The frequency and total number of TMS sessions can vary depending on the specific treatment protocol and the individual's condition. Typically treatment is between 30-60 sessions. The following appointments are administered every day, five days a week, until completed (between 6 and 12 weeks). Each appointment will be similar to the first appointment, minus the mapping portion.
How does TMS work?
TMS works by using a coil of wire to generate a magnetic field that can penetrate the skull and induce electrical currents in the underlying brain tissue. The strength and direction of the magnetic field can be controlled by varying the parameters of the stimulation, such as the intensity, frequency, and duration of the pulses.
The most commonly used type of TMS is called repetitive transcranial magnetic stimulation (rTMS), which delivers a series of pulses at a particular frequency over a period of time. Low-frequency rTMS (usually 1 Hz) is thought to inhibit neural activity in the stimulated area, while high-frequency rTMS (usually 10-20 Hz) is thought to excite neural activity.
Another type of TMS, called theta burst stimulation (TBS), delivers a pattern of pulses at a specific frequency that can also either excite or inhibit neural activity, depending on the parameters of the stimulation.
Is TMS covered by insurance?
Most major insurance companies cover between 30-60 sessions of TMS for treatment resistant depression, especially when other treatments have been unsuccessful. However, coverage policies can differ, and insurance companies may have specific criteria that need to be met for coverage approval.
How much does TMS cost?
A full course of treatment for TMS can cost between $6000 and $12,000. Following approval, your insurance will typically pay up to 100% of this cost. Your out of pocket costs will depend on your individual policy, deductible, copay, and co-insurance. If you do not have insurance, please contact us for possible financial assistance or financing options.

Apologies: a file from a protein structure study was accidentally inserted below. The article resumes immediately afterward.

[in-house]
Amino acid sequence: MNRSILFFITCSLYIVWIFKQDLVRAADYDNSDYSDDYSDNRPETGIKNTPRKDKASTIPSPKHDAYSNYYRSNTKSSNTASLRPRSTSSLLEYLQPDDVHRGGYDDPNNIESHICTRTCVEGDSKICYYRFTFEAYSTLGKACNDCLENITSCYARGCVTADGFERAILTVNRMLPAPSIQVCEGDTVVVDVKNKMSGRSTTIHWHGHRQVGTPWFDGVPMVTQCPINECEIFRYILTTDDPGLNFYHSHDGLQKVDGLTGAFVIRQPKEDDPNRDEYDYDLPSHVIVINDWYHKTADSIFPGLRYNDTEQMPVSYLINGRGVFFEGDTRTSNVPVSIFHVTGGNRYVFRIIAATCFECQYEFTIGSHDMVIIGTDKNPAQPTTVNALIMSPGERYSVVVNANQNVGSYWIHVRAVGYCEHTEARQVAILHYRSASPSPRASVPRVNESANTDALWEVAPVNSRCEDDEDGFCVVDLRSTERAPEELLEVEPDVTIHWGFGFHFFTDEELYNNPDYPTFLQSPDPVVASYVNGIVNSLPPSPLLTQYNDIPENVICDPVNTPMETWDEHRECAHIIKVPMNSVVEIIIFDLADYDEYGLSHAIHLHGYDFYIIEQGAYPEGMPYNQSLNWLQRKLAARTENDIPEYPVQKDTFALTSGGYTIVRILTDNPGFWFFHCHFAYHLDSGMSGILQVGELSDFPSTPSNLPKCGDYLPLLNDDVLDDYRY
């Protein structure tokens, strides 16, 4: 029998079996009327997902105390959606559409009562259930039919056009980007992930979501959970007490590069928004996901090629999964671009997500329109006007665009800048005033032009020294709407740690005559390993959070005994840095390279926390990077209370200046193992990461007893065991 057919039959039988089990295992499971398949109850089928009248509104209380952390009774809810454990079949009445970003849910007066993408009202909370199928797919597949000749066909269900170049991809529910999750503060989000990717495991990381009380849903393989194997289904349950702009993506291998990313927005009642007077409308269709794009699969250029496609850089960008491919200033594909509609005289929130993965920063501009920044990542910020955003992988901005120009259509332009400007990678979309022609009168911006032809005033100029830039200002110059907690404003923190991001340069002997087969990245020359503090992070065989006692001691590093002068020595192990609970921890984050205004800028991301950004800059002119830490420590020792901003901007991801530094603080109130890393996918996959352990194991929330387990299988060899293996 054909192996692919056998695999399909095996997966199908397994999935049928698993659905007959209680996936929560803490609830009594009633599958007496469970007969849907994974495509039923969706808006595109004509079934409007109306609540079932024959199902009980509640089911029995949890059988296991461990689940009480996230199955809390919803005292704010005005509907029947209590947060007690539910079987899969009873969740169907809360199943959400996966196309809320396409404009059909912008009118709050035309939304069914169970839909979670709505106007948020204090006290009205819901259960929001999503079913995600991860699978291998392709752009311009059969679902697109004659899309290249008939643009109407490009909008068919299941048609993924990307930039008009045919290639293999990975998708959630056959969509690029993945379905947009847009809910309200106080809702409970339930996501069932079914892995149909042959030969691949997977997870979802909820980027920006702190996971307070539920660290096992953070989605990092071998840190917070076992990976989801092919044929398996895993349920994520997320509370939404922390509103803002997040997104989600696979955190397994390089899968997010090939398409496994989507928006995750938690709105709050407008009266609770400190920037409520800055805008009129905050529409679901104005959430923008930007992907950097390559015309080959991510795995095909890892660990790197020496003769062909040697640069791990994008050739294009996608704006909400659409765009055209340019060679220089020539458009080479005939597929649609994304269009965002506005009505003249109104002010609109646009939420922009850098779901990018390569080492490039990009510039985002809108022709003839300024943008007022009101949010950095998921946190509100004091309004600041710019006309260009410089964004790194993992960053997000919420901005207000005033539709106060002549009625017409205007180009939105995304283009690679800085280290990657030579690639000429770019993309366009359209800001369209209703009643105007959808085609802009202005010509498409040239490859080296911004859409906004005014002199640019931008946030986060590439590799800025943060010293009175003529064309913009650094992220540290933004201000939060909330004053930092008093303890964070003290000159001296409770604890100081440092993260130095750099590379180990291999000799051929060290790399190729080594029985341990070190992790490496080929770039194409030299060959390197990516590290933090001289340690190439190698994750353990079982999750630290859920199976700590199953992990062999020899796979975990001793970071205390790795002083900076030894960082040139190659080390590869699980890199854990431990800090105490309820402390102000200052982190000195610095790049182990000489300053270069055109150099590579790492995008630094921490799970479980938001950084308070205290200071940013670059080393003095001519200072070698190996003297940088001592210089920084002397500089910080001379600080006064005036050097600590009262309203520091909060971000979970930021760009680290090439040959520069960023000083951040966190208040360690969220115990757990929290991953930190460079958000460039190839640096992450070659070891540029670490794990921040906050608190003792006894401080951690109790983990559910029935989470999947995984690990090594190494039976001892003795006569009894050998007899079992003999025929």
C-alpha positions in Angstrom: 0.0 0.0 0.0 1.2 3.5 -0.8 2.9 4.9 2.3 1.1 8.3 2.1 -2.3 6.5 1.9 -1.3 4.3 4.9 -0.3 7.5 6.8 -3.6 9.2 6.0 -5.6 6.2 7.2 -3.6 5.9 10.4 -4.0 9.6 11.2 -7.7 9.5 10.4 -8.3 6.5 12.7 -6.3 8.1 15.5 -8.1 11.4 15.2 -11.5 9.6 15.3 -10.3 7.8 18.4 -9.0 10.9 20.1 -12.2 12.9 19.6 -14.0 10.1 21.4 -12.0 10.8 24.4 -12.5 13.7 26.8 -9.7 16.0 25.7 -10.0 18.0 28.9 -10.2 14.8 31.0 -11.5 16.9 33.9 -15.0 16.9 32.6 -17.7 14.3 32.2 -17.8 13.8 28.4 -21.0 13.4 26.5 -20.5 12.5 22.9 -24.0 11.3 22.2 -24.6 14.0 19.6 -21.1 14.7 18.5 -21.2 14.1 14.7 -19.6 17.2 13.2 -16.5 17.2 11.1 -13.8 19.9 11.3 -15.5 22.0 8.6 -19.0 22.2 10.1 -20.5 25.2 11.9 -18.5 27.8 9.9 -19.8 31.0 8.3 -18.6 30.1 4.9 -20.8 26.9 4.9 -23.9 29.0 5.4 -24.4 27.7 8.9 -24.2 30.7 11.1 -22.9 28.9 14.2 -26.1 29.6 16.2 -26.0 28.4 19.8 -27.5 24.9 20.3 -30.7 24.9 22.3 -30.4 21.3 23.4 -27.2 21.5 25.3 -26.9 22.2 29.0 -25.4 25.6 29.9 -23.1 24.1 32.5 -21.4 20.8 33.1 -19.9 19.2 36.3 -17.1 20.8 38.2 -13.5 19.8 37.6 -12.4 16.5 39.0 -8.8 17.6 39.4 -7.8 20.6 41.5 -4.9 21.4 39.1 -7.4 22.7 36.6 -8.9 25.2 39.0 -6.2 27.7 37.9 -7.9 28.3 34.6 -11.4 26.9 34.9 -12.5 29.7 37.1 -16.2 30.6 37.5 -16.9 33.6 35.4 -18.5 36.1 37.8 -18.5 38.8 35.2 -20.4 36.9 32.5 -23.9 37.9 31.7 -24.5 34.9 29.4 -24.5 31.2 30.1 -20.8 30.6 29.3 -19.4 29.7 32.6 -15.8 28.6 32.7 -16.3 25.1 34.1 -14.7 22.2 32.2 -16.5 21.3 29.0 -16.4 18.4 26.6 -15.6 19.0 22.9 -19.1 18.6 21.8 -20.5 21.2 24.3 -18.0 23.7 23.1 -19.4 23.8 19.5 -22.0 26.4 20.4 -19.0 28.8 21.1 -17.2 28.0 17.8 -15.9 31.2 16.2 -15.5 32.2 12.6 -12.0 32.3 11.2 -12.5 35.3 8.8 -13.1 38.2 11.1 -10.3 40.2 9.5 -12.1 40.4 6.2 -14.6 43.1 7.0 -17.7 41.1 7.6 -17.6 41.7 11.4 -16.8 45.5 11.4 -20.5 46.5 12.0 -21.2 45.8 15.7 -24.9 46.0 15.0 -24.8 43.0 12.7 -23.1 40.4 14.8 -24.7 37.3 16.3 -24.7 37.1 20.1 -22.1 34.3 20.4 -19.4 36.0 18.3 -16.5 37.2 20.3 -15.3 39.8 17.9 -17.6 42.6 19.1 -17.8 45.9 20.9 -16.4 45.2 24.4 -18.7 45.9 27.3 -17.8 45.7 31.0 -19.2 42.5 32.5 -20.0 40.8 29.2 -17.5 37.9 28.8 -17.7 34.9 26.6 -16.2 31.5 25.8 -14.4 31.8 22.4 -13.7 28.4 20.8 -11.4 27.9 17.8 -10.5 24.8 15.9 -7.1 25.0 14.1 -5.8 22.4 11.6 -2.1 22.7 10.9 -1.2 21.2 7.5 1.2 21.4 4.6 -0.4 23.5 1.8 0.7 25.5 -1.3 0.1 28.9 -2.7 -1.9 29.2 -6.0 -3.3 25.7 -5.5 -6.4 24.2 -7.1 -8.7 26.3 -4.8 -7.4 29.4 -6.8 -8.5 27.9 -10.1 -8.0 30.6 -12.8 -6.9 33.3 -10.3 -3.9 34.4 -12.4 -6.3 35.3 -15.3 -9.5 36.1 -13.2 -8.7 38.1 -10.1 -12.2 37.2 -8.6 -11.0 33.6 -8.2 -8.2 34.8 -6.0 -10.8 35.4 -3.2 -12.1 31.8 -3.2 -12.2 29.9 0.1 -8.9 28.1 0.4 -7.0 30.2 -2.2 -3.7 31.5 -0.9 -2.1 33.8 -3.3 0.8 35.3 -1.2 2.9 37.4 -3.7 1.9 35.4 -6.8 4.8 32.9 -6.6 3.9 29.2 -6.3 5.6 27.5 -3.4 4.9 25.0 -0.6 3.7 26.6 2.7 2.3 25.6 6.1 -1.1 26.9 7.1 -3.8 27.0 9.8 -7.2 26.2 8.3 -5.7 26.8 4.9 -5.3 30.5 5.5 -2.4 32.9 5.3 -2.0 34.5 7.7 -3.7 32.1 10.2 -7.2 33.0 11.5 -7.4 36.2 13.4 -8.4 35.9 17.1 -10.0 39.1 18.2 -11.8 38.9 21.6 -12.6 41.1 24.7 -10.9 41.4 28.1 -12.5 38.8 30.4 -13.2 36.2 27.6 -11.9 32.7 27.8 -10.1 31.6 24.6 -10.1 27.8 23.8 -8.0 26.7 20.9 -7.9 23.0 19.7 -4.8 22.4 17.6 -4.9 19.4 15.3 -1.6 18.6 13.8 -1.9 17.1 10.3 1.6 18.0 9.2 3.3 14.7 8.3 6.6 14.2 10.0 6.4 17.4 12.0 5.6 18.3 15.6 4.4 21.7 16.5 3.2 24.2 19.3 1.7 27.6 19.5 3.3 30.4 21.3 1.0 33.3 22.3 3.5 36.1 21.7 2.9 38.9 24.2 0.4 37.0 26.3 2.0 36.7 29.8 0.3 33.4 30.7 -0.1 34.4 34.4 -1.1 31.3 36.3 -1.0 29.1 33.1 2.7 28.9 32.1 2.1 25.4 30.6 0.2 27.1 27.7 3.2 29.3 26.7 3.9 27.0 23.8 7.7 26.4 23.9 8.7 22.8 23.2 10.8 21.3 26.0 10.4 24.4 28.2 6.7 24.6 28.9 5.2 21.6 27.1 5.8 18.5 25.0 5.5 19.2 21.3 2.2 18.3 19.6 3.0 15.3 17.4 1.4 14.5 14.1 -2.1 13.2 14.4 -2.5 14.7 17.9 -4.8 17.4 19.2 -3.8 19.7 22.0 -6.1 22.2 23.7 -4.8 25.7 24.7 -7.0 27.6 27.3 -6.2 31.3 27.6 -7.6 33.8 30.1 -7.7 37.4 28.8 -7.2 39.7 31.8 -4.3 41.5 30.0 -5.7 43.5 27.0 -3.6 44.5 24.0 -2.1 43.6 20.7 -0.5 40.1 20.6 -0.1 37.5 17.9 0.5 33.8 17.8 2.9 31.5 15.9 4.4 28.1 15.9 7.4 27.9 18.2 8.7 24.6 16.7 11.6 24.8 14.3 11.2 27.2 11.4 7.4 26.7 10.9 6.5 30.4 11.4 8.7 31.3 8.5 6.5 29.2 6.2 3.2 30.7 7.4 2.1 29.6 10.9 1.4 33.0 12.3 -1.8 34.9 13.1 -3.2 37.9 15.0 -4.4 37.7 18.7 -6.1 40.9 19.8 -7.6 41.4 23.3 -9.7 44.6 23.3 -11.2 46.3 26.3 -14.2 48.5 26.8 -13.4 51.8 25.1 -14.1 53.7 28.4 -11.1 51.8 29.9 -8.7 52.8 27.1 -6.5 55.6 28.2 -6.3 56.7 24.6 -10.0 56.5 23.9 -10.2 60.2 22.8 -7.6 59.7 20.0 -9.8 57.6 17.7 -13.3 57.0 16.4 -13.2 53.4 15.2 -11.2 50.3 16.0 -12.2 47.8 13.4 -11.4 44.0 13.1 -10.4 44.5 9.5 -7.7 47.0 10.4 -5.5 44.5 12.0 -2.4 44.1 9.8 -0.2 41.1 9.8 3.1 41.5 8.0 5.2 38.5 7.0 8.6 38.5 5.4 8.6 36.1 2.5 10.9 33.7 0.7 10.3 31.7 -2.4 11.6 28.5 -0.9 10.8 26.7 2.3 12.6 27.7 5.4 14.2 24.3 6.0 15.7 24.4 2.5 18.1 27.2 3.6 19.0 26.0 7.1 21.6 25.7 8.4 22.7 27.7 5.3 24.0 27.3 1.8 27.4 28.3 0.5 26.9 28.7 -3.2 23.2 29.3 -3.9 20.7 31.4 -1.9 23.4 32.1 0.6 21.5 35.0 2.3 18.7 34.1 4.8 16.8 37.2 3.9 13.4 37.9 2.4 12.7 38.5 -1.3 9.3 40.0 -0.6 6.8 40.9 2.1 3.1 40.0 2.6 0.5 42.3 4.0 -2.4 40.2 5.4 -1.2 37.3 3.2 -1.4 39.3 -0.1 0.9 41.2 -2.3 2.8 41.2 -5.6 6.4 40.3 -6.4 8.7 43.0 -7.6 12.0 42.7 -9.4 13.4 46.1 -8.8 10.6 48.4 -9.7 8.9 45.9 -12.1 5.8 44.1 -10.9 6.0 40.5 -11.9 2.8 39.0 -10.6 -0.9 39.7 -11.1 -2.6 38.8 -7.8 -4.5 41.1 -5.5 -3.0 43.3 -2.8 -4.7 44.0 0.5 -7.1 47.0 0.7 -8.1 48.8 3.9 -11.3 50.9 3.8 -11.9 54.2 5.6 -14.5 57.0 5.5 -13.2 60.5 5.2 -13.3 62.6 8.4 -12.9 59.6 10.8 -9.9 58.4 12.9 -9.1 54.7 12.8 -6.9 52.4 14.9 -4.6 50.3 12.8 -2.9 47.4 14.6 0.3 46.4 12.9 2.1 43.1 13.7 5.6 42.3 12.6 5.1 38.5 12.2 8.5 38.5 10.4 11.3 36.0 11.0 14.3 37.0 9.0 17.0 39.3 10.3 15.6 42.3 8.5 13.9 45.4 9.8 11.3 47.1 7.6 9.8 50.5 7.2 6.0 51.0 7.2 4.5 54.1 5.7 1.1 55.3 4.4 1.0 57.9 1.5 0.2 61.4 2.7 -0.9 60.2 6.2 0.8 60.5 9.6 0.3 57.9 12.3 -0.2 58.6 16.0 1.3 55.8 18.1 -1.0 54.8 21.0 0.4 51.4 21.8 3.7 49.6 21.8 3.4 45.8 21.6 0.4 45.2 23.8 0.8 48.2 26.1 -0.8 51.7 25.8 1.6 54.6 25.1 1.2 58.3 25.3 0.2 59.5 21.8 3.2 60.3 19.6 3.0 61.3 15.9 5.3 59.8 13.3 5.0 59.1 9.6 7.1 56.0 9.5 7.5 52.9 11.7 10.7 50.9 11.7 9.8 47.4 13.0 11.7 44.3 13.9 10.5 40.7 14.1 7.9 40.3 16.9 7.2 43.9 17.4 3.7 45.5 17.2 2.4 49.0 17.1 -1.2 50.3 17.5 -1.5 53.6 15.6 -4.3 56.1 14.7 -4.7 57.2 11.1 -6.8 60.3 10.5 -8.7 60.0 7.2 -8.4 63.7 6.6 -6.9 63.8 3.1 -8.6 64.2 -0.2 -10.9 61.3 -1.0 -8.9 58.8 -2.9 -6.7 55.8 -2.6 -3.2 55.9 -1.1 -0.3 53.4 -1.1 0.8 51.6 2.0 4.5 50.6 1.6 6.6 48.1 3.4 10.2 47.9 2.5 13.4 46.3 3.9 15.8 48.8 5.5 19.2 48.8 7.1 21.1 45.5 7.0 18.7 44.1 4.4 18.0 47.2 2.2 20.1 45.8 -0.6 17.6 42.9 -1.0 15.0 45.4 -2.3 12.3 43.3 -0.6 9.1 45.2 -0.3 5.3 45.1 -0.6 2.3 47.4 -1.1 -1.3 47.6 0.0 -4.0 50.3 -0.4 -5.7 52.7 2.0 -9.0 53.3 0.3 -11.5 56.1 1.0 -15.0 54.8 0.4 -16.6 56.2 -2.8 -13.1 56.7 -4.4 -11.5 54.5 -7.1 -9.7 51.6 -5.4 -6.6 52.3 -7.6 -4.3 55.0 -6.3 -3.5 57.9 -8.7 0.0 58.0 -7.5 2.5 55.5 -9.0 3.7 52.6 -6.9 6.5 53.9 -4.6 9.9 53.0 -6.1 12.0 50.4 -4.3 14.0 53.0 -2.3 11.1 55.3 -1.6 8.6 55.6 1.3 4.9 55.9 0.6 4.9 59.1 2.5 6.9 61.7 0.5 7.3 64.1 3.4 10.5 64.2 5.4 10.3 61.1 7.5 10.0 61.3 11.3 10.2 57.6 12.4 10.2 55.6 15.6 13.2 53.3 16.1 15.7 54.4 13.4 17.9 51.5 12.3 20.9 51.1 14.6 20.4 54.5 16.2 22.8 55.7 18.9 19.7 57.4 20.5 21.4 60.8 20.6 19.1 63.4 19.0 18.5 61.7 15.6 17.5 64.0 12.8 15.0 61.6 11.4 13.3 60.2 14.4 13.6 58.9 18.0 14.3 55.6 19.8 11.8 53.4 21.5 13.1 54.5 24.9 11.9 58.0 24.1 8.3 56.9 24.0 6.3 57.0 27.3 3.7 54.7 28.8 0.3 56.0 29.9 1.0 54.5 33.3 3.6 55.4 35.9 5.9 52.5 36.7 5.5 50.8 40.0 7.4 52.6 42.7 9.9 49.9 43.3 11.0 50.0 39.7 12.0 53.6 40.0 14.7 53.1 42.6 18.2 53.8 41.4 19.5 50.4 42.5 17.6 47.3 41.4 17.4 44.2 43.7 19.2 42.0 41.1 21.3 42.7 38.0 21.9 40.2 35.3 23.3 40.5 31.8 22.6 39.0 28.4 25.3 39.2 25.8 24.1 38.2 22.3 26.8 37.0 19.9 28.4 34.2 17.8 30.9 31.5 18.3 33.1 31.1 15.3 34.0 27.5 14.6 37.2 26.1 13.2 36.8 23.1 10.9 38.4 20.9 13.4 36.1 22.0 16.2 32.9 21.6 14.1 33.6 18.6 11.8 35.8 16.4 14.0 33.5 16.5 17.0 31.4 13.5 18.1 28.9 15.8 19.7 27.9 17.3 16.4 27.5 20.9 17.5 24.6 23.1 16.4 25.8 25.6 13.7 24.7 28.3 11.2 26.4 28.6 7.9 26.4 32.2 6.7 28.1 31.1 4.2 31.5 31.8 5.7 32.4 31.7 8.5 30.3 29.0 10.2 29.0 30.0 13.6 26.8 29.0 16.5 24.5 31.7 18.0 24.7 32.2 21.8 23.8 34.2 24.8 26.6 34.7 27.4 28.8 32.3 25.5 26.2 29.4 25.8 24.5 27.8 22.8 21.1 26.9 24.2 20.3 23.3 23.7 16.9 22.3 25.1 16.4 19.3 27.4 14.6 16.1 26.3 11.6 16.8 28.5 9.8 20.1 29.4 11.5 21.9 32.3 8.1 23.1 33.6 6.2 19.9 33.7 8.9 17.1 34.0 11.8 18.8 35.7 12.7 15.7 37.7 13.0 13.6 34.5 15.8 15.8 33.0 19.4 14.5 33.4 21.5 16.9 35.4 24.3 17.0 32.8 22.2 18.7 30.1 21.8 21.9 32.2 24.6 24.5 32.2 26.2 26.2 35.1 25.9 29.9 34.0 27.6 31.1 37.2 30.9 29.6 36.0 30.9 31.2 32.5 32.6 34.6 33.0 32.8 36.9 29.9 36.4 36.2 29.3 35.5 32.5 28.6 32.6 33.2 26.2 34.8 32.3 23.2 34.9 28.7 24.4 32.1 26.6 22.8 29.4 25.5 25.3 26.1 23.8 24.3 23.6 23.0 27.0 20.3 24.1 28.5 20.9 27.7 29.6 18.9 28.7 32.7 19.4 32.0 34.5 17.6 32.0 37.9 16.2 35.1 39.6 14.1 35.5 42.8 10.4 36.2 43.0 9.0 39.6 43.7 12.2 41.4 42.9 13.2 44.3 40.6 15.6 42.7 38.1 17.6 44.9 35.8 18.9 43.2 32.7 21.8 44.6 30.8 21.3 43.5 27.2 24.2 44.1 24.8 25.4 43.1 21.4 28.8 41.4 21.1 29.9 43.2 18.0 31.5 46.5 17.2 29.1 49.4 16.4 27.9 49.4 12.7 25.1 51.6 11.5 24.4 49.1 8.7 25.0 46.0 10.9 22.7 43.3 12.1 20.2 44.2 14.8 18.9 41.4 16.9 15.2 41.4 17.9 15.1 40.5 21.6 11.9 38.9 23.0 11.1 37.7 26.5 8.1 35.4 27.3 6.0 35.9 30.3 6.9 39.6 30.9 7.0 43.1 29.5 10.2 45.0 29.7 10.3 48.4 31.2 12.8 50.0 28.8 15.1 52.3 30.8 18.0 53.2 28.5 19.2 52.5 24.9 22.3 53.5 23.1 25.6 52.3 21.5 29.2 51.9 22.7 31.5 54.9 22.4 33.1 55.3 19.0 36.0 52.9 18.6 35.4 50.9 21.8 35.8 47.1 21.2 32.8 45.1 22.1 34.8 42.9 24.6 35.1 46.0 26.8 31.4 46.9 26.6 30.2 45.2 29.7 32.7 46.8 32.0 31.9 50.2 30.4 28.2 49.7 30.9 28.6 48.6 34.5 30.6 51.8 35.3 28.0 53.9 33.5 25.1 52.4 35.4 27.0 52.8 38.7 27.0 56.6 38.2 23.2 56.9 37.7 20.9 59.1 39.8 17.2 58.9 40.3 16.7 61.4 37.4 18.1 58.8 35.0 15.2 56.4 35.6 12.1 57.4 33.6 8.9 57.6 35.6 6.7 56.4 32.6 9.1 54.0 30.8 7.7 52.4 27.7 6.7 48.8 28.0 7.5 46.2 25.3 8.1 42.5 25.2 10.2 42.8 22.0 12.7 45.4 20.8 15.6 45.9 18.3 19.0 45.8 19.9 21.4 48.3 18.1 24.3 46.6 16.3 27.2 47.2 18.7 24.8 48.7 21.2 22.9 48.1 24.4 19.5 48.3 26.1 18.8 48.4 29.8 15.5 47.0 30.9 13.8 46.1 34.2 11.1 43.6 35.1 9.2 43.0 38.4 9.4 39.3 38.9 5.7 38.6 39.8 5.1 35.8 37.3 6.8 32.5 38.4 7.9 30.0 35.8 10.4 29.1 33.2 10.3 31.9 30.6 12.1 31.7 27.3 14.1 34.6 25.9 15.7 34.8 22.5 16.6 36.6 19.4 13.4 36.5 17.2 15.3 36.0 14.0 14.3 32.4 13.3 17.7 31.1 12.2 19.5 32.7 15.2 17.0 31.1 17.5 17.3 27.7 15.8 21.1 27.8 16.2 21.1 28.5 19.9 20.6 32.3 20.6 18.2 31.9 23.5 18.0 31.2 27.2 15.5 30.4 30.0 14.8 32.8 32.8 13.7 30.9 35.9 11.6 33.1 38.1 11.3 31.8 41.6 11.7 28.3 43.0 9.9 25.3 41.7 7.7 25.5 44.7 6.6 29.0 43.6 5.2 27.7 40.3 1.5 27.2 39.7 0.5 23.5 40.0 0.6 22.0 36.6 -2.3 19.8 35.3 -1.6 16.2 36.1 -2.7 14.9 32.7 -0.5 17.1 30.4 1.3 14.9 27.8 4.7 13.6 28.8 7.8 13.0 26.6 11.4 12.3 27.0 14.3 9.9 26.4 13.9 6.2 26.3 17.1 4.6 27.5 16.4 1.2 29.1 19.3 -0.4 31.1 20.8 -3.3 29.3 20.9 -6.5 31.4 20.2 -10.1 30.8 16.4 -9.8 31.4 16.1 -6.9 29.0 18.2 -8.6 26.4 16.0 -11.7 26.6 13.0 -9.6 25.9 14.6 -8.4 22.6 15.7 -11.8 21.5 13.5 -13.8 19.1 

Here at Utah Therapy Works we try and make all treatment as accessible as possible to budgets of every size. Contact us for more information.
What other types of Treatment do you offer?
Every brain is different and there is no one size fits all. We use several different types of neurological training so we can best meet the needs of each individual patient. A combination of therapy, entrainment, stimulation, biofeedback, and TMS.
The computer uses visual and auditory stimulus to reward the patterns we want to encourage and teach the brain to self-regulate. I also use EMF waves and electrical current to encourage the new frequencies then use traditional feedback to reward them and make them permanent. Treatment can take anywhere between 20 and 40 sessions depending on symptoms and responsiveness to treatment.
We use multiple tools for entrainment, including:
Heart rate Variability
HRV is a form of biofeedback in which the computer paces your breathing and indicates when the variability in your heart increases. This practice decreases anxiety and makes your autonomic nervous system less reactive and more flexible. I almost always include HRV if time permits, particularly if I’m treating any kind of mood disorder or attention problems.
The Low Energy Neurofeedback System uses mild electromagnetic frequencies to disrupt dysfunctional patterns and help the areas of the brain connect in a more optimal way. With this device, we treat the entire brain, one spot at a time. Treatments with the LENS are brief but powerful in treating many disorders.